Teach for America and the Dangers of Deficit Thinking


  • Ashlee Anderson University of Tennessee




Teach for America, Deficit Thinking, Postcritical Ethnography, Ethnography, Inequality


This article details the findings of a thematic analysis of Teach for America’s (TFA) website in an attempt to add to the growing body of literature documenting the harmful effects of deficit thinking. The paper begins with a general description of the current U.S. education reform landscape, followed by a brief review of literature focused on ways deficit thinking maintains asymmetrical relations of dominance. Next, I describe my commitment to postcritical ethnography and how my positionality informed the production of the deficit theme, followed by ways that TFA implicitly and explicitly pathologizes the communities, families, and students who experience its corps members. After problematizing the savior mentality identified in my research, I conclude with a discussion of implications for students, families, and the communities where TFA teachers are placed, arguing that the organization is not necessarily the answer to the structures of inequality that persist in this country’s schools; rather, it works to perpetuate these structures through its adoption of harmful deficit models. I suggest students may be better served by educators who are able to locate and teach to their strengths.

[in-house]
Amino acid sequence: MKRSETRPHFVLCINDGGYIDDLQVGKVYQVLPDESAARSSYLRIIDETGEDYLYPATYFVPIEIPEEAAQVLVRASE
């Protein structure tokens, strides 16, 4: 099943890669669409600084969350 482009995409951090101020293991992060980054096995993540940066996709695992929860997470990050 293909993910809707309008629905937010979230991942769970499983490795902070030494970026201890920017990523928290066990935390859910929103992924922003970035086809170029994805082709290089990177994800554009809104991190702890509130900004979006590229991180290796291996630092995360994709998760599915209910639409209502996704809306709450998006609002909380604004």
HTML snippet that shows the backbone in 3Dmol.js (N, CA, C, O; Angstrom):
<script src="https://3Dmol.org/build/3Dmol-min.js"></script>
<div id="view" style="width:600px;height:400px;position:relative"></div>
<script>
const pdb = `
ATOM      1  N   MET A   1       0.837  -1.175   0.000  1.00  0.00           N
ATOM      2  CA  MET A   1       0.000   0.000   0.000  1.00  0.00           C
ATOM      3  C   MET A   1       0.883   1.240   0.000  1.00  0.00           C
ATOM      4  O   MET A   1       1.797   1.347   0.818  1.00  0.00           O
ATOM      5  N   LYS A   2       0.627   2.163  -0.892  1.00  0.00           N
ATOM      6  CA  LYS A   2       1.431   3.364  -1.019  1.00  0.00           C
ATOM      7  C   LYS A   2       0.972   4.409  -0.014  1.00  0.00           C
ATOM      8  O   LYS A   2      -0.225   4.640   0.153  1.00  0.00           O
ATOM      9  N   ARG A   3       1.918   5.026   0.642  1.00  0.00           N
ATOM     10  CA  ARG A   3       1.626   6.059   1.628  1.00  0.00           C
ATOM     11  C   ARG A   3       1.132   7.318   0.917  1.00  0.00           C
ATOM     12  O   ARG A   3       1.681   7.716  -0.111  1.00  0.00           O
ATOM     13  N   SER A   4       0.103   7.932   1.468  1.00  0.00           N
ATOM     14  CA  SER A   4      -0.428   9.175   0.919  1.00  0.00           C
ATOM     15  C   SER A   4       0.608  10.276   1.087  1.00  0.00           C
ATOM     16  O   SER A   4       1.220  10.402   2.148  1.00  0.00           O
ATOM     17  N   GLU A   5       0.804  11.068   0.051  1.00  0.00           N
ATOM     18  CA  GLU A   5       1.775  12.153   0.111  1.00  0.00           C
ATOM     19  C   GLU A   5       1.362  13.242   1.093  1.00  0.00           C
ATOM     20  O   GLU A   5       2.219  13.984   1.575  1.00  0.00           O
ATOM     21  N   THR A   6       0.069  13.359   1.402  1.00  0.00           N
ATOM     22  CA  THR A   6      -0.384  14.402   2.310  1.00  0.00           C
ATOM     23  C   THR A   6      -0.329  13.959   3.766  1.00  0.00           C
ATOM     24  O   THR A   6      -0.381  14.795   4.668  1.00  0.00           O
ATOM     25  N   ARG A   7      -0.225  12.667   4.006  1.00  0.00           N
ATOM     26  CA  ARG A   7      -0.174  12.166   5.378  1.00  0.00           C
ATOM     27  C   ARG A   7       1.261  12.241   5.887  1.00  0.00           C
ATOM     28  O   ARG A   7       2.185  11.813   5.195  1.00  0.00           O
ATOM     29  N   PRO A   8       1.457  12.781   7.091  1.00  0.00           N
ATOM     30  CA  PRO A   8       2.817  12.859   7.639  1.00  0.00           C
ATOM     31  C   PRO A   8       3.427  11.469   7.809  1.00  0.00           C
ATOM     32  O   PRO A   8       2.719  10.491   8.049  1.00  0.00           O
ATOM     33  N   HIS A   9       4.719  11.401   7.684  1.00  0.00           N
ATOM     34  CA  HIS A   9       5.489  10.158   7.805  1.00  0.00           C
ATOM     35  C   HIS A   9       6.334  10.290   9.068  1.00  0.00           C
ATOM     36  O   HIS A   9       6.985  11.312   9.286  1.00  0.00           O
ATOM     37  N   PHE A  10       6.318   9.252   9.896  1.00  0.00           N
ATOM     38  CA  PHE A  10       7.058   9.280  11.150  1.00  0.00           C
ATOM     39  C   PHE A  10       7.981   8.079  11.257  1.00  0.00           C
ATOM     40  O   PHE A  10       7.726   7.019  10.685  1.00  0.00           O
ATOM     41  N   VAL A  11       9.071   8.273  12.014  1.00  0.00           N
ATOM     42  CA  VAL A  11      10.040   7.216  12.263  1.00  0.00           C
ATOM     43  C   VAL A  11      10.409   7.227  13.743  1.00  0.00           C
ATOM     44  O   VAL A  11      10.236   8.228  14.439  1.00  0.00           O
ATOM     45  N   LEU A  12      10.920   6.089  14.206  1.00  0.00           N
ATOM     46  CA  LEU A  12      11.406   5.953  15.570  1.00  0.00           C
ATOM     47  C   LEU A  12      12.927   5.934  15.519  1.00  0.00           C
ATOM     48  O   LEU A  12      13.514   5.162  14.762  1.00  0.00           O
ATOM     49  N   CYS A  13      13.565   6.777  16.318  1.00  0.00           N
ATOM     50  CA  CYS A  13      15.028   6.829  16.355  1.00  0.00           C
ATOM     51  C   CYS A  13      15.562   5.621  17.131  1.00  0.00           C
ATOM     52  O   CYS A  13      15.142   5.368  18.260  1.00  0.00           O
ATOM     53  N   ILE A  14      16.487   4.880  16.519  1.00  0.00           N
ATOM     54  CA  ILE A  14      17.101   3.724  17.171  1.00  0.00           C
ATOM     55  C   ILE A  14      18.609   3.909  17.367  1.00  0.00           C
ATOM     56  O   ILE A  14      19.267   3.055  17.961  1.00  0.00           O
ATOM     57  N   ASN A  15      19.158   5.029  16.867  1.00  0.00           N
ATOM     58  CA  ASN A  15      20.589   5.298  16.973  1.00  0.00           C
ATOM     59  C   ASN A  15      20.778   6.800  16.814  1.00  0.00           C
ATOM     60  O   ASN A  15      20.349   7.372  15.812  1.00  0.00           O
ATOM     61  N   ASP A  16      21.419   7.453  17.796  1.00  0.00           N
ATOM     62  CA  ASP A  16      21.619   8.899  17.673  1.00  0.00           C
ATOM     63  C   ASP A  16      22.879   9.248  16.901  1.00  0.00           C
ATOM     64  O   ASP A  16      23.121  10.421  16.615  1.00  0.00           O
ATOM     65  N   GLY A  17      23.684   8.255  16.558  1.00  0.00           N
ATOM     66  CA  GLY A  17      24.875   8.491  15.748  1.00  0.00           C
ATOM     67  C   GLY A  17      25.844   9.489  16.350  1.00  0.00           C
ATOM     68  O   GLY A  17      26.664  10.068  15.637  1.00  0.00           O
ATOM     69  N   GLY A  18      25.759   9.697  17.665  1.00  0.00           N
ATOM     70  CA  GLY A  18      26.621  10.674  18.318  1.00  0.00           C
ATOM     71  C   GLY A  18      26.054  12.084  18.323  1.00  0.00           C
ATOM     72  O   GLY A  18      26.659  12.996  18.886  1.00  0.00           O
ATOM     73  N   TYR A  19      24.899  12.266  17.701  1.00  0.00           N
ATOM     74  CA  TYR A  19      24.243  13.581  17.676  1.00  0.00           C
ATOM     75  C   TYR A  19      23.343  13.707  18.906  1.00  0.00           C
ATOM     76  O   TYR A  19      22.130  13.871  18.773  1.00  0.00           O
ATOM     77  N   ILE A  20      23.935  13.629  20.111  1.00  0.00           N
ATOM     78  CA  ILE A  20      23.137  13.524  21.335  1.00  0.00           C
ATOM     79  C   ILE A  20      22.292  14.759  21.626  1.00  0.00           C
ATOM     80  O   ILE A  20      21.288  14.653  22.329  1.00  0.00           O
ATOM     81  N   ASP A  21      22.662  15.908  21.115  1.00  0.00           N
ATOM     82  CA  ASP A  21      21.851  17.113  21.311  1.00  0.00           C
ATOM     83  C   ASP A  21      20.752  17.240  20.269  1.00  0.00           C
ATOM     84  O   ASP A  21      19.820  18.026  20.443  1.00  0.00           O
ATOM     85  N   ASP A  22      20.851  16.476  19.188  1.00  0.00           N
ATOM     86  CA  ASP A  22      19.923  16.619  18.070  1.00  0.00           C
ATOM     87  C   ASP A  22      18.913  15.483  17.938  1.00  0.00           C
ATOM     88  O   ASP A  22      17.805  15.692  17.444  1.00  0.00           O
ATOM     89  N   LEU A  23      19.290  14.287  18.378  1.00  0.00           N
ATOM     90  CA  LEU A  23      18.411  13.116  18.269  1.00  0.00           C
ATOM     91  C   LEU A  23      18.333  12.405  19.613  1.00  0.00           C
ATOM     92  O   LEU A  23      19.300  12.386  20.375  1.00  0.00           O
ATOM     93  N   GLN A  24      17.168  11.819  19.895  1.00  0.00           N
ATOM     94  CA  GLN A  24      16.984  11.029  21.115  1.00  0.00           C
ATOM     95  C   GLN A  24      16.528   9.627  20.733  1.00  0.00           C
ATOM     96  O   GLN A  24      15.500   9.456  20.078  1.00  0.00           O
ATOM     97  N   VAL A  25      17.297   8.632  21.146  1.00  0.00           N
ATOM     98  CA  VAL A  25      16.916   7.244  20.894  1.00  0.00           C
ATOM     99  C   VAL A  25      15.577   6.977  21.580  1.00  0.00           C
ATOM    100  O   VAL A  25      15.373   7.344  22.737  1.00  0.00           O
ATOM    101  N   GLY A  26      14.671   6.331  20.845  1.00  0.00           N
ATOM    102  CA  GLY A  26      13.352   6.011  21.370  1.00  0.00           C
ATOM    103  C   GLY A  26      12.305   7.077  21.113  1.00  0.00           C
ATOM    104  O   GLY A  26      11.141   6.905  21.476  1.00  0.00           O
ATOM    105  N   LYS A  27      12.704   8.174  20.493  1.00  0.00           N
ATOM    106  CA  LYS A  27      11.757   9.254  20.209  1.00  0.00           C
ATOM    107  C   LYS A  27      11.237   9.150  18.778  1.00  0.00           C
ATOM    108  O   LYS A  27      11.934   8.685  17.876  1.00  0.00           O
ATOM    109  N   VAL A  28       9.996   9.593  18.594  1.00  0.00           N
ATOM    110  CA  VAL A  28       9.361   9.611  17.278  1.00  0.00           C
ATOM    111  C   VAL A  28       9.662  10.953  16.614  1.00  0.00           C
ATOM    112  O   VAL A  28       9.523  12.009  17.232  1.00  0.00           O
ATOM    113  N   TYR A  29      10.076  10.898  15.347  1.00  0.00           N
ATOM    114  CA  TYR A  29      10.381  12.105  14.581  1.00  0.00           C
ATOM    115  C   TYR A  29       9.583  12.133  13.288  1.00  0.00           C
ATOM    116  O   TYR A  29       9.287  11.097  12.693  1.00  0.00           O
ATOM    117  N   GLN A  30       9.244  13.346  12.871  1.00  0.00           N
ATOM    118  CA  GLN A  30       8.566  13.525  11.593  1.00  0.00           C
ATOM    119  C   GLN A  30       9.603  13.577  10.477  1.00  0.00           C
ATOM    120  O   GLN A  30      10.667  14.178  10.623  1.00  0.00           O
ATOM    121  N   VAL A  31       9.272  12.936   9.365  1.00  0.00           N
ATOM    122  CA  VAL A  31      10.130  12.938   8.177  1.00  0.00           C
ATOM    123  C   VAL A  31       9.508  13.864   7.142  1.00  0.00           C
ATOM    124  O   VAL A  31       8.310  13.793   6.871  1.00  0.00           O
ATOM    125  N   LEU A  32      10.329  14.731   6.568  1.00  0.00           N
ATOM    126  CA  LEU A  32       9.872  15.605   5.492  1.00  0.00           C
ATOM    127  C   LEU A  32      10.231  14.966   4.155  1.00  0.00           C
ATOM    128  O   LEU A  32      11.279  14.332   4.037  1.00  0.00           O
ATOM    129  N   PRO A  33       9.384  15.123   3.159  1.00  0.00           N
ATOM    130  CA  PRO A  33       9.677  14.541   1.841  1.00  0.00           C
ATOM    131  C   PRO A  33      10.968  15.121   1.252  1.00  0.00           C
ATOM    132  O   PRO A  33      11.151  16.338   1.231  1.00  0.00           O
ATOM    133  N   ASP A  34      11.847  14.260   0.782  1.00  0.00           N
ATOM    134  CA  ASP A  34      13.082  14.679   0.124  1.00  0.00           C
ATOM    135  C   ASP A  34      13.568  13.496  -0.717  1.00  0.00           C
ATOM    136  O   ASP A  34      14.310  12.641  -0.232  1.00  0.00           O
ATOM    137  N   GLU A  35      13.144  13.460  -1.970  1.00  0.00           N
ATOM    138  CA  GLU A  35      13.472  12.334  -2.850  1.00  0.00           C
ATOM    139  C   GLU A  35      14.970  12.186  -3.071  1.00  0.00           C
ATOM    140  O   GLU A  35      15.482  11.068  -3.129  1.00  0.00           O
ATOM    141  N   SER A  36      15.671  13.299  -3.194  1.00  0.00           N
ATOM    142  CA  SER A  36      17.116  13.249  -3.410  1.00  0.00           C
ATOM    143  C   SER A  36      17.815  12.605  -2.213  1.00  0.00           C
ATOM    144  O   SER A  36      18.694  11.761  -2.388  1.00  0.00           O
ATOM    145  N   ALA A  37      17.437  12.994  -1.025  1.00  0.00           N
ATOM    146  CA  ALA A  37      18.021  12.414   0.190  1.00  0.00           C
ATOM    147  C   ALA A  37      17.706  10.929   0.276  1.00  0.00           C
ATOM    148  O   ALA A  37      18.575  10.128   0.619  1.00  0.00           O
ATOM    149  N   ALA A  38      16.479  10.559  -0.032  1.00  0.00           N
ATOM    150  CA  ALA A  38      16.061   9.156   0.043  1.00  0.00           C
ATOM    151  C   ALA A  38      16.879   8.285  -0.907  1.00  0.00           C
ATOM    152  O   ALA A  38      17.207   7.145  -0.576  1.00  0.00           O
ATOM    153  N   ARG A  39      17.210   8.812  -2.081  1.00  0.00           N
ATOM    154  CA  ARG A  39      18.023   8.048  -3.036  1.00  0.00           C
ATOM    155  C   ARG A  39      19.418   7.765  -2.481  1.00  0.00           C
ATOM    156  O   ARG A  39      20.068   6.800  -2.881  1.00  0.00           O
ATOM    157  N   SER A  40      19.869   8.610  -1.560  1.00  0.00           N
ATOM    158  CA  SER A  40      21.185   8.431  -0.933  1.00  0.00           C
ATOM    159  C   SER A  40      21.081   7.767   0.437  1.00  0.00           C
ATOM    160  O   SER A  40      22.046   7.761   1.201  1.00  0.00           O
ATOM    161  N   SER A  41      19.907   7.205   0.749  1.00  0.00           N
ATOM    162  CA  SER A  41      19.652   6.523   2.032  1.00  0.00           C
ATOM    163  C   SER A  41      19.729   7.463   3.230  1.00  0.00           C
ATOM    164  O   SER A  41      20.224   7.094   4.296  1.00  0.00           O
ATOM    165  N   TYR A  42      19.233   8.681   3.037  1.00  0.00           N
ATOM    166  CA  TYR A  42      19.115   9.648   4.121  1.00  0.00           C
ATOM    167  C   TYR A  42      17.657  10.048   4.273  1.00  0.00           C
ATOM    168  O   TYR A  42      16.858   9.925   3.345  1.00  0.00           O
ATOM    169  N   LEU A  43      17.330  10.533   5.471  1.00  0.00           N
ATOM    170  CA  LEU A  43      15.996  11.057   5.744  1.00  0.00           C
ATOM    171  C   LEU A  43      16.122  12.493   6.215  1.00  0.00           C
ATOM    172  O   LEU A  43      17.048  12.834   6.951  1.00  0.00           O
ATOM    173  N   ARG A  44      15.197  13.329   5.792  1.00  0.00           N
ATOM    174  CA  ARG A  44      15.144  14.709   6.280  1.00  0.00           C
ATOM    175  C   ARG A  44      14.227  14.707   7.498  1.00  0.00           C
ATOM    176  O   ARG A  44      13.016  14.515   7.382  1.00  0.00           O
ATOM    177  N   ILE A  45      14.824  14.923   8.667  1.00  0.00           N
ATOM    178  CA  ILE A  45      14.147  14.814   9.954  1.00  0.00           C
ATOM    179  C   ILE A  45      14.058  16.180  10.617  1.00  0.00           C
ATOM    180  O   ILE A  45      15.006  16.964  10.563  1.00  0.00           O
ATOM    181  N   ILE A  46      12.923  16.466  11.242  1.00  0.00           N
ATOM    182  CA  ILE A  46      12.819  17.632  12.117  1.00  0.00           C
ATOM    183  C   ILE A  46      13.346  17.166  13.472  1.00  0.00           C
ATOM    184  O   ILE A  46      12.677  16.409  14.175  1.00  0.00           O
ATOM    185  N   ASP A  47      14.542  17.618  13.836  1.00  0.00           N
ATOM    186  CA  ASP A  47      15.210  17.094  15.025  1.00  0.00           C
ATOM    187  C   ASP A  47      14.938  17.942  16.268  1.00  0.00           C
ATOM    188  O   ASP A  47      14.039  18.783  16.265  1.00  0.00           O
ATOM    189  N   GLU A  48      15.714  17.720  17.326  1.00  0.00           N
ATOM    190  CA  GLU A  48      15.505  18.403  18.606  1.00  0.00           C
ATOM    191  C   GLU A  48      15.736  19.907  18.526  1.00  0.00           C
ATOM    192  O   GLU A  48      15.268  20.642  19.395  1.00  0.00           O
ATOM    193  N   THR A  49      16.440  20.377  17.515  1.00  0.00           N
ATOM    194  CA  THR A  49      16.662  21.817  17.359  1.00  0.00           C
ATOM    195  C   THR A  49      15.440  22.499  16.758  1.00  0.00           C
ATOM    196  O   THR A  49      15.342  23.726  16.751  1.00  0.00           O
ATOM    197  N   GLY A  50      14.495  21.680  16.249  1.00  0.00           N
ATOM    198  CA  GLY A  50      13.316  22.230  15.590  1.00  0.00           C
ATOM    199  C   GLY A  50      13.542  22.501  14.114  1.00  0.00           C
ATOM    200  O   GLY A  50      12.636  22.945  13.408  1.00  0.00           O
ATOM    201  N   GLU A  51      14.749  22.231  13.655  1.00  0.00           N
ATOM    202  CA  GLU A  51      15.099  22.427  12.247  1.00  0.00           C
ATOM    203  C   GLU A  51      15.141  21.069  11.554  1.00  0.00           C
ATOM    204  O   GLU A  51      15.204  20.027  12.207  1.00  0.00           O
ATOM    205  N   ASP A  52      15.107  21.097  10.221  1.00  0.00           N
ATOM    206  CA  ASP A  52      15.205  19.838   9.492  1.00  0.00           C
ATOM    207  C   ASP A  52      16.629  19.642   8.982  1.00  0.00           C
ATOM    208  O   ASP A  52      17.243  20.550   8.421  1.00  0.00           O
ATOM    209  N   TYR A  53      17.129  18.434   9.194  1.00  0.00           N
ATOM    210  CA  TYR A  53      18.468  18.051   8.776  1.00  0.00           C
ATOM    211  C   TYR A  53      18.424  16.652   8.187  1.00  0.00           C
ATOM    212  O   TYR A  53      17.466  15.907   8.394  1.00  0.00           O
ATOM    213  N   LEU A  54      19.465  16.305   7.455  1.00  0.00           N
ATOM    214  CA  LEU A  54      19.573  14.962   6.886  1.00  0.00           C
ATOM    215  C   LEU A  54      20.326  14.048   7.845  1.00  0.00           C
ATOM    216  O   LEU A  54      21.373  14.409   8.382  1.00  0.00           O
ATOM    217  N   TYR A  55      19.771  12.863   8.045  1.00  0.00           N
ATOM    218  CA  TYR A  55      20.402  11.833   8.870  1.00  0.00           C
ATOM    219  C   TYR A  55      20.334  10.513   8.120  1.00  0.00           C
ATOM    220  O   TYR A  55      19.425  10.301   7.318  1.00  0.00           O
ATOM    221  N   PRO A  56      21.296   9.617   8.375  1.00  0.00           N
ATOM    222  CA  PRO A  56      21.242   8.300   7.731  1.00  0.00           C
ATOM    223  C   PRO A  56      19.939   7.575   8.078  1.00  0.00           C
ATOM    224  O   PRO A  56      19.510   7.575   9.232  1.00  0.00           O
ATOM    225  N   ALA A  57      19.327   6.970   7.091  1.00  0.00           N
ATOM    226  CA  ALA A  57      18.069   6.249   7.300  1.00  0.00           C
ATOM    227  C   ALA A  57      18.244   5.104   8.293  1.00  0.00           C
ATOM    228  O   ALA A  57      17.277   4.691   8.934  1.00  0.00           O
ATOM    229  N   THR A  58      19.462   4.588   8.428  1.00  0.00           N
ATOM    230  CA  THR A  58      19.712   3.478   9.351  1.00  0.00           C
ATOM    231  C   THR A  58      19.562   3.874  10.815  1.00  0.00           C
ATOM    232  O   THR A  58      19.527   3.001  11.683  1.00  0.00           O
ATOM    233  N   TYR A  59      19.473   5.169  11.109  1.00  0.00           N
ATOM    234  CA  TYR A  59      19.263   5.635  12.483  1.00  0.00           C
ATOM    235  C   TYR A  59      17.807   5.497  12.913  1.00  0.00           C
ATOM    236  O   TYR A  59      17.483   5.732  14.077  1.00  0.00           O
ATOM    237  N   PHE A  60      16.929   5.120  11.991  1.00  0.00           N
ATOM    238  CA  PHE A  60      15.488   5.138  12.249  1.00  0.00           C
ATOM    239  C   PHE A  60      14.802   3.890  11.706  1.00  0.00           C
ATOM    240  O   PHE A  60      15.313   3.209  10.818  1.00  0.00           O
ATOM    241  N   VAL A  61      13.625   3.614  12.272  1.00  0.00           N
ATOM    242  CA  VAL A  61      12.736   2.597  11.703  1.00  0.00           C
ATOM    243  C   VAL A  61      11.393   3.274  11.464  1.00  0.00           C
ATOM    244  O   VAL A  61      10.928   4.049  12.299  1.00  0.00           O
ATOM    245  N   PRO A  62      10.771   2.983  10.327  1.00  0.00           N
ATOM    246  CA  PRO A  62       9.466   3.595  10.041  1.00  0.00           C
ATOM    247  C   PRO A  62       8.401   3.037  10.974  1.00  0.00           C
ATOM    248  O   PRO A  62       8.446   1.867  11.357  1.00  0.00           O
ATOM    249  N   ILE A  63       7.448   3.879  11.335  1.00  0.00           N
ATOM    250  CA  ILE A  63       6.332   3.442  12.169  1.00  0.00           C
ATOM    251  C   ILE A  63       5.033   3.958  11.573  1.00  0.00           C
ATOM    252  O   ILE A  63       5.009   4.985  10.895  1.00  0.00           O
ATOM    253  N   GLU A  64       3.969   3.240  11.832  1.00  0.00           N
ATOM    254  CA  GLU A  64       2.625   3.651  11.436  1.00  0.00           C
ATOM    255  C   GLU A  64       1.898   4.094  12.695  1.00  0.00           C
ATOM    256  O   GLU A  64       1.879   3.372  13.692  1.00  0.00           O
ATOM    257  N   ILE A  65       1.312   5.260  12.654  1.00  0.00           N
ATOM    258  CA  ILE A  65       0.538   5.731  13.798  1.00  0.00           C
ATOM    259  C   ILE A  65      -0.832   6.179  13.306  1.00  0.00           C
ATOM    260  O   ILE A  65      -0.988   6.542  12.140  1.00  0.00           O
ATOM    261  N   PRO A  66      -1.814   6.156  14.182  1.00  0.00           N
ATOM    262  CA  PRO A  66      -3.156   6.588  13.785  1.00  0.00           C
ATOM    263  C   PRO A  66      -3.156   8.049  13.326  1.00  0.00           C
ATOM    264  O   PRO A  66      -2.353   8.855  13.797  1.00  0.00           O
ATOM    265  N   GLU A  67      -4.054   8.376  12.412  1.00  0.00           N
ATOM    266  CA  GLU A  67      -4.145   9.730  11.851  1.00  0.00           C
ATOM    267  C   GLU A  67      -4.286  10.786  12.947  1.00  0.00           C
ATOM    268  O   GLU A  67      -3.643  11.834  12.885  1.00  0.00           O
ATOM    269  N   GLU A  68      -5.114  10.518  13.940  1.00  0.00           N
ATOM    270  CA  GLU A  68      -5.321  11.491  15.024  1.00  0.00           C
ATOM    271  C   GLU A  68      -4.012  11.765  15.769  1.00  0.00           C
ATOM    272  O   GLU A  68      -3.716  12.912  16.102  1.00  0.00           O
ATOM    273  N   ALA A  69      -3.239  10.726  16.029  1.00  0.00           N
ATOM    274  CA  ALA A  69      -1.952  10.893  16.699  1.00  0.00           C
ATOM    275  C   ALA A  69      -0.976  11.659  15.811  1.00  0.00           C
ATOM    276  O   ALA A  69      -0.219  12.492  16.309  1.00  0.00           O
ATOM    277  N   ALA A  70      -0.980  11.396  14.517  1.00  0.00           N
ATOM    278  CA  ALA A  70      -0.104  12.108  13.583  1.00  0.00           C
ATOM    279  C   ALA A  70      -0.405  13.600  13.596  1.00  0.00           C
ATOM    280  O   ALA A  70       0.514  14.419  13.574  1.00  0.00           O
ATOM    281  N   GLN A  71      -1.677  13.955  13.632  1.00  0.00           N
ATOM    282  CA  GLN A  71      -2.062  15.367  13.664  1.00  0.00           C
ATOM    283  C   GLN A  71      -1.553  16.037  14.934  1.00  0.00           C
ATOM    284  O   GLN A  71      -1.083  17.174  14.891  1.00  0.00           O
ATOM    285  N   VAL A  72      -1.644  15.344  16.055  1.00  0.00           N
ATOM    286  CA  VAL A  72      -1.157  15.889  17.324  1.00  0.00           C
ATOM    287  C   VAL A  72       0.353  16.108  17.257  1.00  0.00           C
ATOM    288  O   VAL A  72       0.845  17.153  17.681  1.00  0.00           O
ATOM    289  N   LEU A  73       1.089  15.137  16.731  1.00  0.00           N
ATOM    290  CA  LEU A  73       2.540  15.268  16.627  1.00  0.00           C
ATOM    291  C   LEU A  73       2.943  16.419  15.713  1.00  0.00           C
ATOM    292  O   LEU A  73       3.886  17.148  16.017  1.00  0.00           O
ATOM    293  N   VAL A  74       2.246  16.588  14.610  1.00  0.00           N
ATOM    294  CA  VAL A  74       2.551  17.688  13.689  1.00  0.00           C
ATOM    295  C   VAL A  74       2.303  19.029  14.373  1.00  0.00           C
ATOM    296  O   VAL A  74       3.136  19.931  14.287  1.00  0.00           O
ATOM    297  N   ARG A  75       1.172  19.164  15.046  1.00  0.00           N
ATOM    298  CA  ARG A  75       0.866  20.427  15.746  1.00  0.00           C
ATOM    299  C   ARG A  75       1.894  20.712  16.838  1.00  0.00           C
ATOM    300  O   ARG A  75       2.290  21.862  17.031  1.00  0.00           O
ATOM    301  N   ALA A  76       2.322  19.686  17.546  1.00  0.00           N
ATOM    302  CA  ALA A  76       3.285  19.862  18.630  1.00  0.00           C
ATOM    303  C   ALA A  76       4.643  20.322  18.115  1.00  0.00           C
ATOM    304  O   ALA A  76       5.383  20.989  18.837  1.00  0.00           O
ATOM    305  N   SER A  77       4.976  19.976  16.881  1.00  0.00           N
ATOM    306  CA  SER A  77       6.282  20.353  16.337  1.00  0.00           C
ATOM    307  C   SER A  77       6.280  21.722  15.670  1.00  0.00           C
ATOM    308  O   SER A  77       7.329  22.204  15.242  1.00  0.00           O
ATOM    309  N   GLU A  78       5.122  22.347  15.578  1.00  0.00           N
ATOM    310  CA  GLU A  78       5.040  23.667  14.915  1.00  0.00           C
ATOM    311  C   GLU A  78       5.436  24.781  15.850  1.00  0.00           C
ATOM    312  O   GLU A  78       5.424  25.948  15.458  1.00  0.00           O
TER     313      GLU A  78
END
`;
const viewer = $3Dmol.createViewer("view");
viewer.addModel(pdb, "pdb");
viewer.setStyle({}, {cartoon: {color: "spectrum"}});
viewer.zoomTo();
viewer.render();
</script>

Author Biography

Ashlee Anderson, University of Tennessee

Ph.D. Student, Learning Environments and Educational Studies